As nutrient supply drops and gut health suffers, sleep can suffer, too. A main characteristic of heavy detoxing (and worsened gut health due to binders) is terrible sleep — and for quite obvious reasons.
When inflammation is high, gut health is low, nutrients are being lost — sleep is less likely to happen.
Sleep is an extremely hormonal process, and hormone production requires nutrients. Minerals, b-vitamins, and fat-soluble vitamins — as well as caloric energy — are all important for sleep.
Years of depletion — due to excess toxicity and poor gut health — will leave the body depleted; harsh binders can exacerbate this effect by preventing the body from absorbing nutrients from food.
Yet, decent sleep is of utmost importance for your healing.
Restorative sleep is necessary for detox and healing.
Excessive Detox & The Liver
An overburdened liver needs to be supported: by nutrients, by an improving and function digestive system, by optimal circadian rhythms, and more.
Therefore, detoxing needs to be done slowly over time — in a healthy and improving system. It’s an ongoing process that can — and should — last months or years, even.
This doesn’t mean we can’t start feeling better quickly. In fact, that’s a main reason to detox slowly! We focus on restoring bodily function as a means of facilitating detoxification.
I believe this represents the best scenario for your recovery of health. The body’s energy and healing power improve together: nutrient levels rise, sleep improves, gut health improves… and the body’s total function improves. At this point, detoxification naturally rises, along with thyroid function and every other marker of health.
Does undercutting crucial bodily functions help the healing process? Maybe not.
Let’s look at how, in many cases, “hard detoxing” can result in unwanted outcomes.
Hard detoxing often causes:
Nutrients to be depleted. This is stressful on the liver.
Hard detoxing always causes:
Additional liver toxins to be dumped into a gut which might already be compromised.
Constipation — and/or leaky gut — mean toxins are reabsorbed into the body, which is dangerous.
Excessive gut toxins can be a big problem. Therefore:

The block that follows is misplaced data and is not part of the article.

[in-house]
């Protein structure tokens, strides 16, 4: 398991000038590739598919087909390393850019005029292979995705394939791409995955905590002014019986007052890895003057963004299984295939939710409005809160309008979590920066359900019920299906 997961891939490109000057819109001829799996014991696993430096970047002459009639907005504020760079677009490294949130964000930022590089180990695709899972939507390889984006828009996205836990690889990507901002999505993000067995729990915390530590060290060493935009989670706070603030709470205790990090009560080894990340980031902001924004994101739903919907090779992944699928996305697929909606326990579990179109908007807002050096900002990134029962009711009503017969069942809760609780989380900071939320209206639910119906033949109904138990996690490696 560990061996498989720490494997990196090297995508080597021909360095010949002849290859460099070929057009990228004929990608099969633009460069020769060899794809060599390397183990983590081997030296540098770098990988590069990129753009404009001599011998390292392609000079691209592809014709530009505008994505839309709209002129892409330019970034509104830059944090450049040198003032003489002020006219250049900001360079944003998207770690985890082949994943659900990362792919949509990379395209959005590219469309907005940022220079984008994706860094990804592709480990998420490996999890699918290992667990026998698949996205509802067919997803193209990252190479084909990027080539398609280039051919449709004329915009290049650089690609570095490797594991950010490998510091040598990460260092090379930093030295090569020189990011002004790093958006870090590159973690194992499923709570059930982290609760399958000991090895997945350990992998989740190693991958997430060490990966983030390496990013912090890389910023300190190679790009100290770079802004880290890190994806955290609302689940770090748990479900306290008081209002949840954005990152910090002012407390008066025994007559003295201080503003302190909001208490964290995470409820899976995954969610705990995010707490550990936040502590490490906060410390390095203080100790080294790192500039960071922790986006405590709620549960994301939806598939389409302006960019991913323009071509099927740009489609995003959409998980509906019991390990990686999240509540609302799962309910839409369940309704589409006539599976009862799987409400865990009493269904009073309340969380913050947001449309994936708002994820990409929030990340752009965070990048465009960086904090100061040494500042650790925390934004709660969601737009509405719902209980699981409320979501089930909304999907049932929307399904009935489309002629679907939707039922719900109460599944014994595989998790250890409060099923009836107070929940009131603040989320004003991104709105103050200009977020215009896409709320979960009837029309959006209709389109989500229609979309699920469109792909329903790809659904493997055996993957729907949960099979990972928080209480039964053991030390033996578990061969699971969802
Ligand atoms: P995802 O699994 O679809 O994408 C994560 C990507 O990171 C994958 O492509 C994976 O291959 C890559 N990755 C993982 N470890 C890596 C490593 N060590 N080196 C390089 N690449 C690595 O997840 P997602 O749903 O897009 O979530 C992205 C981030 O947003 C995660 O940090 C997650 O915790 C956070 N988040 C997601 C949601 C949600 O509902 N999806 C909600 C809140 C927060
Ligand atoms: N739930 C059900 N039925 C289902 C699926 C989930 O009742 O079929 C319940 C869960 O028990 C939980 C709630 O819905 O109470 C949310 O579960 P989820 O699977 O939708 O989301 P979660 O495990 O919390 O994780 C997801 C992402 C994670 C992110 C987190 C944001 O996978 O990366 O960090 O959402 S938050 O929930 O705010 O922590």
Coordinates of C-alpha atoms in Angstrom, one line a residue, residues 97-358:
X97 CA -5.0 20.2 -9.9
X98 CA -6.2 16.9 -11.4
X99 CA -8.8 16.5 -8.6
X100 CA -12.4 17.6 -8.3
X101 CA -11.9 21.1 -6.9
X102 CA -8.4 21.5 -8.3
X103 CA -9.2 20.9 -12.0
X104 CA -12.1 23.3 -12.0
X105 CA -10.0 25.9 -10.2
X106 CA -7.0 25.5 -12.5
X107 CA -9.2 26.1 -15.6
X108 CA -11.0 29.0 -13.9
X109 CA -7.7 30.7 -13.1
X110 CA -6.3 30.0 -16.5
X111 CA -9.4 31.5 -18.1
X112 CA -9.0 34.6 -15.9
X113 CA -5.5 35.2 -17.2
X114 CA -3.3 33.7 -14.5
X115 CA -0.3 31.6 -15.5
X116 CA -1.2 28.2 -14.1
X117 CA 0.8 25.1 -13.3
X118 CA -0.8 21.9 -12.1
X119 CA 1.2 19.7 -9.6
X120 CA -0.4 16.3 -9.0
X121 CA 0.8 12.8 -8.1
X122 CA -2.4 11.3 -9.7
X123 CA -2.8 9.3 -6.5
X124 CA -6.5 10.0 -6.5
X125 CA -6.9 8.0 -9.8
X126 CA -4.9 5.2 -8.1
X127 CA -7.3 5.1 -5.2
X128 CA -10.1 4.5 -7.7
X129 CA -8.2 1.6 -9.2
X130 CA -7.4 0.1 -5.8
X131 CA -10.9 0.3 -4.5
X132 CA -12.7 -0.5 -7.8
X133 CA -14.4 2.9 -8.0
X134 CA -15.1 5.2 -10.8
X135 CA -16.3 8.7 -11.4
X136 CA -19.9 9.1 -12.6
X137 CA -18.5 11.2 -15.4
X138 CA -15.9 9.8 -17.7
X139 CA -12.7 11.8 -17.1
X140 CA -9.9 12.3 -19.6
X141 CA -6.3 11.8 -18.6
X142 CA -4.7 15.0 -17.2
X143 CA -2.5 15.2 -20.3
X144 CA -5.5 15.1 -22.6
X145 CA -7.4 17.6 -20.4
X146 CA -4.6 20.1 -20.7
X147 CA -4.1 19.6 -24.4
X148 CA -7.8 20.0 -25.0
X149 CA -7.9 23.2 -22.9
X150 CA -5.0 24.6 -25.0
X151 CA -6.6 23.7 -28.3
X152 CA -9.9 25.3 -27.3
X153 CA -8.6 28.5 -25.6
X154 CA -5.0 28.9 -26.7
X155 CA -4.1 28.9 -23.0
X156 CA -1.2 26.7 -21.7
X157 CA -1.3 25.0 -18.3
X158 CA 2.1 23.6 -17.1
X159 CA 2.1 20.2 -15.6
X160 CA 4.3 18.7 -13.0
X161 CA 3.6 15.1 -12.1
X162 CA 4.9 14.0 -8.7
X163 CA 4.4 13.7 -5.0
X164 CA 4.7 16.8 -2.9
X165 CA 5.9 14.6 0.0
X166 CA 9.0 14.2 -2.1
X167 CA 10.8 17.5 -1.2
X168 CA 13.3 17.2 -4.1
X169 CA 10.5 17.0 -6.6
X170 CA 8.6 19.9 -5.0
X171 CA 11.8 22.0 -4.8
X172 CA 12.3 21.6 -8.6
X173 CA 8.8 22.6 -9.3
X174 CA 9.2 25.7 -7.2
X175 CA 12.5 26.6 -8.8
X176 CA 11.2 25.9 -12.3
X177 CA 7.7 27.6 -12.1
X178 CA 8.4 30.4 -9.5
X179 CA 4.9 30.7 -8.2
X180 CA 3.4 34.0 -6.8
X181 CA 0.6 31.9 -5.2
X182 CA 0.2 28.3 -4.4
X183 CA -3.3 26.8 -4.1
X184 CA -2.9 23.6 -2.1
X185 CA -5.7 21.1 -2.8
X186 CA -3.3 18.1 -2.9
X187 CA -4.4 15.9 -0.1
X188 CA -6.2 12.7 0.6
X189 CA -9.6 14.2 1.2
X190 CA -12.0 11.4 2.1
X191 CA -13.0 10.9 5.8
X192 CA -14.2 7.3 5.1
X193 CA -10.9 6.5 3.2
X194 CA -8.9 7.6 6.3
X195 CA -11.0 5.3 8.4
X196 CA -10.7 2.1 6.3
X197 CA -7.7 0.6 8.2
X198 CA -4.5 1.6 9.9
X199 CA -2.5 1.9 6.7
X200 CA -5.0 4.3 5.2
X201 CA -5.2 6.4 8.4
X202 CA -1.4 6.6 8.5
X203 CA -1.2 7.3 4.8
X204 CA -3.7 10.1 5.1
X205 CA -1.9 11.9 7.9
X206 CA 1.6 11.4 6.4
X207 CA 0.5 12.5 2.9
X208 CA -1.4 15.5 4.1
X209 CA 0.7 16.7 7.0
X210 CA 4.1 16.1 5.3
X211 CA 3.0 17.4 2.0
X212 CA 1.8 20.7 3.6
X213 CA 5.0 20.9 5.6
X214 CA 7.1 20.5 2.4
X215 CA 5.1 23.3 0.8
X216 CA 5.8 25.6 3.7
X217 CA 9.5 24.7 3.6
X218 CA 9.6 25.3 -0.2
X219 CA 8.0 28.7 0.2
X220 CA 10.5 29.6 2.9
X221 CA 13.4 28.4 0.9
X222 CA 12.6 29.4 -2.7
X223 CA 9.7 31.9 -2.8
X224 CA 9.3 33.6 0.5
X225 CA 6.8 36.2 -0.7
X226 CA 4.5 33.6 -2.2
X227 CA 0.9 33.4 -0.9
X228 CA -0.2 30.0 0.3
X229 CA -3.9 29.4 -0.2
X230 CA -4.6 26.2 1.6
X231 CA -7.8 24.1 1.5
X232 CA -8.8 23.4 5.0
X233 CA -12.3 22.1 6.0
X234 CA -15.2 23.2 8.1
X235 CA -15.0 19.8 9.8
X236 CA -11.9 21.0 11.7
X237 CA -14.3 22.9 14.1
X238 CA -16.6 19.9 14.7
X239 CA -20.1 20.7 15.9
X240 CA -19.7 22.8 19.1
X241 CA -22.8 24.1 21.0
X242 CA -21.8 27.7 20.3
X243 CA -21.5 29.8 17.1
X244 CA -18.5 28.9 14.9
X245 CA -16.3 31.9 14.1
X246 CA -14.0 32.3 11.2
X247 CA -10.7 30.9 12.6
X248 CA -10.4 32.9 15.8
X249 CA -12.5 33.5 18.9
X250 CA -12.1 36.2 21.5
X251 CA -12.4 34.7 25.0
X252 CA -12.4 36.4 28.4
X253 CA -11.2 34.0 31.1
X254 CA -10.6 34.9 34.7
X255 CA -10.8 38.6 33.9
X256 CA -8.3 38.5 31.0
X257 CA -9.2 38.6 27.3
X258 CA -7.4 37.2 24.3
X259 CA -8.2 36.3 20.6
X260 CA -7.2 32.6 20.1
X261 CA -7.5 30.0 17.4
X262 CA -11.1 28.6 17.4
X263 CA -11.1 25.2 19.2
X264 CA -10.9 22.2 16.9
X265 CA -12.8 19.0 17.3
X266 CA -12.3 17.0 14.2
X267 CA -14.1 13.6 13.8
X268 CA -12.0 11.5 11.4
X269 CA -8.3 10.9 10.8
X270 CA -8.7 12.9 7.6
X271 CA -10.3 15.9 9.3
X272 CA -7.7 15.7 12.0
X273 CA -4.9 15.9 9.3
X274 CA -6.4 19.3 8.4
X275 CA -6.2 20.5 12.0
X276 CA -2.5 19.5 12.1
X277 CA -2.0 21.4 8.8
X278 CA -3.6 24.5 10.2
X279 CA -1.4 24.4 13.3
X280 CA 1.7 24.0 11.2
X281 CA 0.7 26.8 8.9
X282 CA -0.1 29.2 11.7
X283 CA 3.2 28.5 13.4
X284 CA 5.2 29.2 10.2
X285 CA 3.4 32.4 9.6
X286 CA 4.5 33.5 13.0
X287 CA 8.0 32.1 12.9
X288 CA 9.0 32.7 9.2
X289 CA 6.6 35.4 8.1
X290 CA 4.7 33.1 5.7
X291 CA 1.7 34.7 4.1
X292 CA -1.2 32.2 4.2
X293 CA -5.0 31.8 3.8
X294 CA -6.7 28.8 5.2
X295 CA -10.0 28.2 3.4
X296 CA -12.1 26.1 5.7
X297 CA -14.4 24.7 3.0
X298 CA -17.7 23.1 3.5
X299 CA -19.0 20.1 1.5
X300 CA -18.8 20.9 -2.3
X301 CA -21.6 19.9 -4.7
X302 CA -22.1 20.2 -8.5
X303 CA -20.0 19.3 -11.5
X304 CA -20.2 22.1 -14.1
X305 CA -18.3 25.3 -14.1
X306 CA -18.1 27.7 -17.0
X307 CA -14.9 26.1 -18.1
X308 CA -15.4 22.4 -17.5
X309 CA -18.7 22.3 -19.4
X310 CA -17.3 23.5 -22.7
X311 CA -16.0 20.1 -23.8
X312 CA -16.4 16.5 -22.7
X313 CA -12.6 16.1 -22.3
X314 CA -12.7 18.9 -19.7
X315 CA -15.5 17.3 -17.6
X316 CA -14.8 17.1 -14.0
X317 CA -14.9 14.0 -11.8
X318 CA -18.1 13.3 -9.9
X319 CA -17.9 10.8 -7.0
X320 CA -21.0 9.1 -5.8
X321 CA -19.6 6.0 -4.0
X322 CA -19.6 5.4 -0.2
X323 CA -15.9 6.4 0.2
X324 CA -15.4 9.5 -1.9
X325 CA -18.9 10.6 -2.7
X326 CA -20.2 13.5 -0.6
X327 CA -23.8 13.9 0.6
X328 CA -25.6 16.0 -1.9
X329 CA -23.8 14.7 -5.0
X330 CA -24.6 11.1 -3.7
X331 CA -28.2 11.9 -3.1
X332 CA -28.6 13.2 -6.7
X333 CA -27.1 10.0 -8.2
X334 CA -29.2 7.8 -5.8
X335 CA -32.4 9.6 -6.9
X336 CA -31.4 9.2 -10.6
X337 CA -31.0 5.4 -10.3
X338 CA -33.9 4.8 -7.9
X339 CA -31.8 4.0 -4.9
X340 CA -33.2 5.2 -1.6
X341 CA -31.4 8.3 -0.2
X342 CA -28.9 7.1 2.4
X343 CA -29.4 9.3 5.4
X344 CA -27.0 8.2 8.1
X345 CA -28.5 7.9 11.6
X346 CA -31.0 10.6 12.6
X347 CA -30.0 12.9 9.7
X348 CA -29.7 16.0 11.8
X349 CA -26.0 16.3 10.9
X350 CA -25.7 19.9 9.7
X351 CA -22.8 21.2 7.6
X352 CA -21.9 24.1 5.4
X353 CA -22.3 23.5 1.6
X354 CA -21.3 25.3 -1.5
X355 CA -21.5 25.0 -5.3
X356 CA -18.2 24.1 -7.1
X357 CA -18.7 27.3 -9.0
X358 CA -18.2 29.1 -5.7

Practitioners recommend binders, to soak up the liver toxins in the gut.
This only wrecks gut health (even further) AND prevents nutrients from being absorbed (even further).
Binders are blocking nutrient absorption. Therefore:
Naturopaths & FMD’s often recommend expensive nutritional supplements and functional food powders — to “shore up” nutritional deficits.
What they don’t understand is that nutrients are not being absorbed in the first place — because the gut & the body are so inflammed. (Inflammation blunts cellular uptake of nutrients, in addition to a concept known as nutritional immunity where nutrients are made unavailable to both the body and potential pathogens).
These expensive powders can even deplete your primary nutrients — like sodium and potassium — due to excessive prevalence of low-importance nutrients.
If binders are used, these expensive nutritional supplements become even less effective.
Binders are making constipation worse. Therefore:
Magnesium and other laxative-like supplements are given.
This further prevents nutrients from being absorbed (gut hypermotility).
Megadoses of magnesium can also deplete important nutrients like sodium, calcium, and Vitamin D.
Sleep is disrupted by gut toxicity & nutrient depletion.
Herbal sleep aids are “prescribed” — but they only work for a short time, in part because they are boosting GABA (similar to a benzodiazepene) and estrogen (which burdens the liver further). Sometimes they block cortisol, which can cause the 1) hypoglycemia, and/or 2) rebound cortisol when not taking.
Herbal sleep aids rarely solve the sleep issues created by heavy detoxing.
Food tolerances become worse, due to poor sleep, and disrupted gut health.
Practitioners encourage patients to restrict the diet even further — until there’s not much left to remove… or eat.
Following this path too long can result in:
How to Detox Slowly
Your Progress — 48%
This page is also via Healthy Buildings, for its correlation with mold exposure: